IATA: air freight demand stabilizes

Avatar photo

There air freight demand in July 2023 was only 0.8% lower than the levels of the same month of the previous year, according to the monthly report of theInternational Air Transport Association (IATA).

Although the demand is now practically stable compared to 2022, this is a improvement compared to the performance of recent monthsparticularly significant given falling global trade volumes and growing concerns about the Chinese economy, IATA noted.

In July 2023, global demand, measured in freight tonne kilometers (CTK), stood 0.8% below July 2022 levels (-0.4% for international operations). This is a significant improvement compared to the previous month’s performance (-3.4%). Capacity, measured in available freight tonne kilometers (ACTK), is up 11.2% compared to July 2022 (8% for international operations).

According to IATA, several factors related to the operating environment must be considered:

-In July, the purchasing managers’ index of manufacturing production PMI (49.0) and that of new export orders (46.4) were below the critical threshold represented by the 50 mark, indicating a decline in manufacturing production and global exports.

-Global cross-border trade contracted for the third consecutive month in June, down 2.5% year-on-year, reflecting slowing demand and challenging macroeconomic conditions. The difference between the annual growth rates of air freight and global merchandise trade narrowed to -0.8 percentage points in June. Although air cargo growth continues to lag global trade, the gap is the narrowest since January 2022.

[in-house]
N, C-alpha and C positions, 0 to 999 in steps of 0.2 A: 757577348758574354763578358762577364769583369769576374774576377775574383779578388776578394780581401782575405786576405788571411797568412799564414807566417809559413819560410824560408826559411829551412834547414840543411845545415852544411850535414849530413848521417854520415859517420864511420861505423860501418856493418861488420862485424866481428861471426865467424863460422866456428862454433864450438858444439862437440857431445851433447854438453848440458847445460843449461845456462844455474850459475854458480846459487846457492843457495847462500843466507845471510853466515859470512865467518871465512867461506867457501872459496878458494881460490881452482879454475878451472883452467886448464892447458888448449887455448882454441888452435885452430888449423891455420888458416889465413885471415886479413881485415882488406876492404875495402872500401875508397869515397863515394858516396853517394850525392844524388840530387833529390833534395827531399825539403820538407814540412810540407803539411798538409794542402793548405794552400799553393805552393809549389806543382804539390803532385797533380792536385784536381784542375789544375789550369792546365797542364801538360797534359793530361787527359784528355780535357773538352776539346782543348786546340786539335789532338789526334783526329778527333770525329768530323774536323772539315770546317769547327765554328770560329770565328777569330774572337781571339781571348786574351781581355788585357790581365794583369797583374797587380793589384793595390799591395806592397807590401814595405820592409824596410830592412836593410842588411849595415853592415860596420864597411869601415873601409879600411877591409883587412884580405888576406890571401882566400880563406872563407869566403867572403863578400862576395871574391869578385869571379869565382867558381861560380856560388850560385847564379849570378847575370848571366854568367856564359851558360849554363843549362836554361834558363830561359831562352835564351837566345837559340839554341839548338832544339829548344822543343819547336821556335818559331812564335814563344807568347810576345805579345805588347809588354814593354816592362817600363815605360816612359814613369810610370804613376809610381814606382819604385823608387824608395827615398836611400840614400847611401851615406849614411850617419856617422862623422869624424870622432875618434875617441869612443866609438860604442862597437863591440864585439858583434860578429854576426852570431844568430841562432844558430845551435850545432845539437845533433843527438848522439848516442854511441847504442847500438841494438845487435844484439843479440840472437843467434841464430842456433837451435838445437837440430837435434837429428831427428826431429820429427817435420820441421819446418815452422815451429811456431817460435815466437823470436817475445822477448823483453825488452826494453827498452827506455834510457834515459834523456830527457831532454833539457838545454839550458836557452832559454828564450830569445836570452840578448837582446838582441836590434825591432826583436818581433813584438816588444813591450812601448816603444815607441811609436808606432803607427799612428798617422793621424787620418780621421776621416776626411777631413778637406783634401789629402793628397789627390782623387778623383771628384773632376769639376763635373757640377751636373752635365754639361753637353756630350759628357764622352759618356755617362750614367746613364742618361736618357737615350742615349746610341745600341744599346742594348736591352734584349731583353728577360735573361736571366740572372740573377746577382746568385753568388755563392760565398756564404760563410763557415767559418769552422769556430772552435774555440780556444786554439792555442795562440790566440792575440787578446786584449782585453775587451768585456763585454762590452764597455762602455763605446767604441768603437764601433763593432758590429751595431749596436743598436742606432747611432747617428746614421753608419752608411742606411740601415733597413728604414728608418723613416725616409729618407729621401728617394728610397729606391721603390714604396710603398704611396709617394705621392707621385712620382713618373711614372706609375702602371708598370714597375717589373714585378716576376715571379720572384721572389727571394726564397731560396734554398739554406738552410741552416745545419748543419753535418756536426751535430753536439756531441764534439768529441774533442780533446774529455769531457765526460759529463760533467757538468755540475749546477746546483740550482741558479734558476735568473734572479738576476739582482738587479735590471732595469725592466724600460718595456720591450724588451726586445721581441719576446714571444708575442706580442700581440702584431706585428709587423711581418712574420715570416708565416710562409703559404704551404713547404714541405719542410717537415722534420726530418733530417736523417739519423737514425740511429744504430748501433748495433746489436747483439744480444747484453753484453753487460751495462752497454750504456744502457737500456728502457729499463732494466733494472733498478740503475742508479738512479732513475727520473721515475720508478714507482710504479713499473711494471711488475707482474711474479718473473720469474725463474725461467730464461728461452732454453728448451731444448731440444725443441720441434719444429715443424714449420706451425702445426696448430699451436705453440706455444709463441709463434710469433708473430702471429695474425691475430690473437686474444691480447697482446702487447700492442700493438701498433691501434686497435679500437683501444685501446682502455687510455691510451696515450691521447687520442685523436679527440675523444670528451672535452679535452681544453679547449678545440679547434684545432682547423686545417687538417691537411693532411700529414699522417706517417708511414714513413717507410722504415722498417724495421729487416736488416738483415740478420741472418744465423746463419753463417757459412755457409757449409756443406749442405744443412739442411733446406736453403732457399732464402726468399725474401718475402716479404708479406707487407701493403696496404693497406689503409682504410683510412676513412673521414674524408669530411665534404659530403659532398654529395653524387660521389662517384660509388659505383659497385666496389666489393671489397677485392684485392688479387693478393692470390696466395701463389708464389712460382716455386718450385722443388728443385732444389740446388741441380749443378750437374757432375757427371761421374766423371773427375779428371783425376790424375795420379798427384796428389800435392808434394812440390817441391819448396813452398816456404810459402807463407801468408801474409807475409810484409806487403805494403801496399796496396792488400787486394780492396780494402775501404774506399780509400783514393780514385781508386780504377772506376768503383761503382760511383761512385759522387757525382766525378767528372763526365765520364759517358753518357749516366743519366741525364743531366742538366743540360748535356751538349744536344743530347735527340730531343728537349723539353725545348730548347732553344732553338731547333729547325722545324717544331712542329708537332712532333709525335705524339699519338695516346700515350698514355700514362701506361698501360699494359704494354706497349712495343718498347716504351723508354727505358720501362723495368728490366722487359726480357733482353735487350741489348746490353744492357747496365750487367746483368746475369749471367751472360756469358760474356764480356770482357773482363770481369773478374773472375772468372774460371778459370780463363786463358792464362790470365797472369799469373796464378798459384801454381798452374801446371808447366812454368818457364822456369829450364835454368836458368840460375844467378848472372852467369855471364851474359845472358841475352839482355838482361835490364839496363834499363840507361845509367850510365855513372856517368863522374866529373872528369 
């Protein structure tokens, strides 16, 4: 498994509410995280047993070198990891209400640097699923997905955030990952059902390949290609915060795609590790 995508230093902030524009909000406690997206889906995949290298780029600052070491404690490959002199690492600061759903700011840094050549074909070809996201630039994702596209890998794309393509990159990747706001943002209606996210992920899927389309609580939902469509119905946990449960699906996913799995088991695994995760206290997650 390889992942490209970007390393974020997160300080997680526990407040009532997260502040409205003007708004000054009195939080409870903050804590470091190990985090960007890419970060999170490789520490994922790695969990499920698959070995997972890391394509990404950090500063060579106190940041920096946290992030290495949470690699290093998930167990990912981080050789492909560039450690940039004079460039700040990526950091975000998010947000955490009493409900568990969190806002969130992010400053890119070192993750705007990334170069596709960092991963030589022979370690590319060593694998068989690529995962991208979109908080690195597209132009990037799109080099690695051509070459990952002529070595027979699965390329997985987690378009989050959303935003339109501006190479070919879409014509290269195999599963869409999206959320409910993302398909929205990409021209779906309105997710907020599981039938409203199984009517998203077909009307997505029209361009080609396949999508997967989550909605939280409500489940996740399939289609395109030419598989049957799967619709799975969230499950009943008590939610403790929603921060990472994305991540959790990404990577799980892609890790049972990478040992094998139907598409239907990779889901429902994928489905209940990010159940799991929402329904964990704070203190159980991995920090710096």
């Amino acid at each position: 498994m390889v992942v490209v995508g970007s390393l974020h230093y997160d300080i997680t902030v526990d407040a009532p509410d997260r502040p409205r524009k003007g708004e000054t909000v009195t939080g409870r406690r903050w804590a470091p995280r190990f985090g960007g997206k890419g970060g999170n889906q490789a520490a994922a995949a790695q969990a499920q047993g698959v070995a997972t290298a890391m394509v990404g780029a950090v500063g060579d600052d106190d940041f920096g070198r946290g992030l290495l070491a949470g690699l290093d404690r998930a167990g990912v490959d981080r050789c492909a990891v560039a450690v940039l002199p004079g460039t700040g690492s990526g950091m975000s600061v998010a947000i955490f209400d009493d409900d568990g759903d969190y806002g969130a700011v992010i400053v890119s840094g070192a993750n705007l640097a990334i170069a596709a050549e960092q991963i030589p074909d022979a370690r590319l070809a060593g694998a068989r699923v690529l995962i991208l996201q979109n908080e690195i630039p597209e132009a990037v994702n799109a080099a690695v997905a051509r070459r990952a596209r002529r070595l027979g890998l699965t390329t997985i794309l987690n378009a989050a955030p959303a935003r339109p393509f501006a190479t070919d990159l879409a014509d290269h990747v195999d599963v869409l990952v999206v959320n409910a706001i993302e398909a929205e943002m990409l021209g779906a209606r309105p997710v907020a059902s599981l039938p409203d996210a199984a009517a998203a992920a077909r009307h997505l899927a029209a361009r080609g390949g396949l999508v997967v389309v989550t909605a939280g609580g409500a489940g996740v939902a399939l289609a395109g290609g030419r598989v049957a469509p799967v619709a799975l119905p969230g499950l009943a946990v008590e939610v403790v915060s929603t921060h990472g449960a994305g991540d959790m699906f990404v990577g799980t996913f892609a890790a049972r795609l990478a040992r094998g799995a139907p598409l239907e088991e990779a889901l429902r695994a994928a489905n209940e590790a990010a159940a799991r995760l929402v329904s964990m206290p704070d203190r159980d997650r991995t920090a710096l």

-In July, the global PMI supplier delivery time index was 51.9, indicating a decrease in supply chain delays. All major economies except China had PMIs above 50. The United States, Europe and Japan recorded PMIs of 54.2, 57.7 and 50.4, respectively. Inflation saw a mixed picture in July, with U.S. consumer price inflation accelerating for the first time in 13 months. Meanwhile, in China, consumer and producer prices have fallen, pointing to a possible deflationary economy.

How will air freight evolve in the coming months? “Many fundamental drivers of air cargo demand, such as trade volumes and export orders, remain weak or are deteriorating. And there are growing concerns about how China’s economy is growing. At the same time, we are seeing shorter delivery times, which is normally a sign of increasing economic activity. Amid these mixed signals, strengthening demand gives us good reason to be cautiously optimistic“, said Willie Walsh, Director General of IATA.

John Walker Avatar